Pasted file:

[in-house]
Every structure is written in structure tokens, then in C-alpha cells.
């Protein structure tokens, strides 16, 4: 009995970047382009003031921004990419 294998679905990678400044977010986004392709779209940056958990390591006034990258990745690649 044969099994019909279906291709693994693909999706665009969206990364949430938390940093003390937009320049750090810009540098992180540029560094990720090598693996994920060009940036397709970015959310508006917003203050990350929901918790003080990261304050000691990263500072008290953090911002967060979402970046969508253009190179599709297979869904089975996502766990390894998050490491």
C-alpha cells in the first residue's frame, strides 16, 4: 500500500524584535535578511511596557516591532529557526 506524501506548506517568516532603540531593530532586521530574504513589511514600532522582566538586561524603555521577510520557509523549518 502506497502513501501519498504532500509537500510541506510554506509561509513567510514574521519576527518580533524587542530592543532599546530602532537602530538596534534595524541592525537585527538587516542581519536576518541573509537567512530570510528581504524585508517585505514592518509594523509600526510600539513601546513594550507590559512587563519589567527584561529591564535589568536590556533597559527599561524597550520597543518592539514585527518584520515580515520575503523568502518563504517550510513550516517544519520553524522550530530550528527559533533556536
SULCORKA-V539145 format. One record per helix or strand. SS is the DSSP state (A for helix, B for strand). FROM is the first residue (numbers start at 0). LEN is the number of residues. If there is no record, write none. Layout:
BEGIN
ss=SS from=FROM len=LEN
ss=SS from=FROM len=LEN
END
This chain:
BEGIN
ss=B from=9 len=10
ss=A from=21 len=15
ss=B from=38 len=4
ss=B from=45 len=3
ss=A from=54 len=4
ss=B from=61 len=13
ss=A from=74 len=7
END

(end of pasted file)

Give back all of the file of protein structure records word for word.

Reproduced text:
[in-house]
Every structure is written in structure tokens, then in C-alpha cells.
């Protein structure tokens, strides 16, 4: 009995970047382009003031921004990419 294998679905990678400044977010986004392709779209940056958990390591006034990258990745690649 044969099994019909279906291709693994693909999706665009969206990364949430938390940093003390937009320049750090810009540098992180540029560094990720090598693996994920060009940036397709970015959310508006917003203050990350929901918790003080990261304050000691990263500072008290953090911002967060979402970046969508253009190179599709297979869904089975996502766990390894998050490491």
C-alpha cells in the first residue's frame, strides 16, 4: 500500500524584535535578511511596557516591532529557526 506524501506548506517568516532603540531593530532586521530574504513589511514600532522582566538586561524603555521577510520557509523549518 502506497502513501501519498504532500509537500510541506510554506509561509513567510514574521519576527518580533524587542530592543532599546530602532537602530538596534534595524541592525537585527538587516542581519536576518541573509537567512530570510528581504524585508517585505514592518509594523509600526510600539513601546513594550507590559512587563519589567527584561529591564535589568536590556533597559527599561524597550520597543518592539514585527518584520515580515520575503523568502518563504517550510513550516517544519520553524522550530530550528527559533533556536
SULCORKA-V539145 format. One record per helix or strand. SS is the DSSP state (A for helix, B for strand). FROM is the first residue (numbers start at 0). LEN is the number of residues. If there is no record, write none. Layout:
BEGIN
ss=SS from=FROM len=LEN
ss=SS from=FROM len=LEN
END
This chain:
BEGIN
ss=B from=9 len=10
ss=A from=21 len=15
ss=B from=38 len=4
ss=B from=45 len=3
ss=A from=54 len=4
ss=B from=61 len=13
ss=A from=74 len=7
END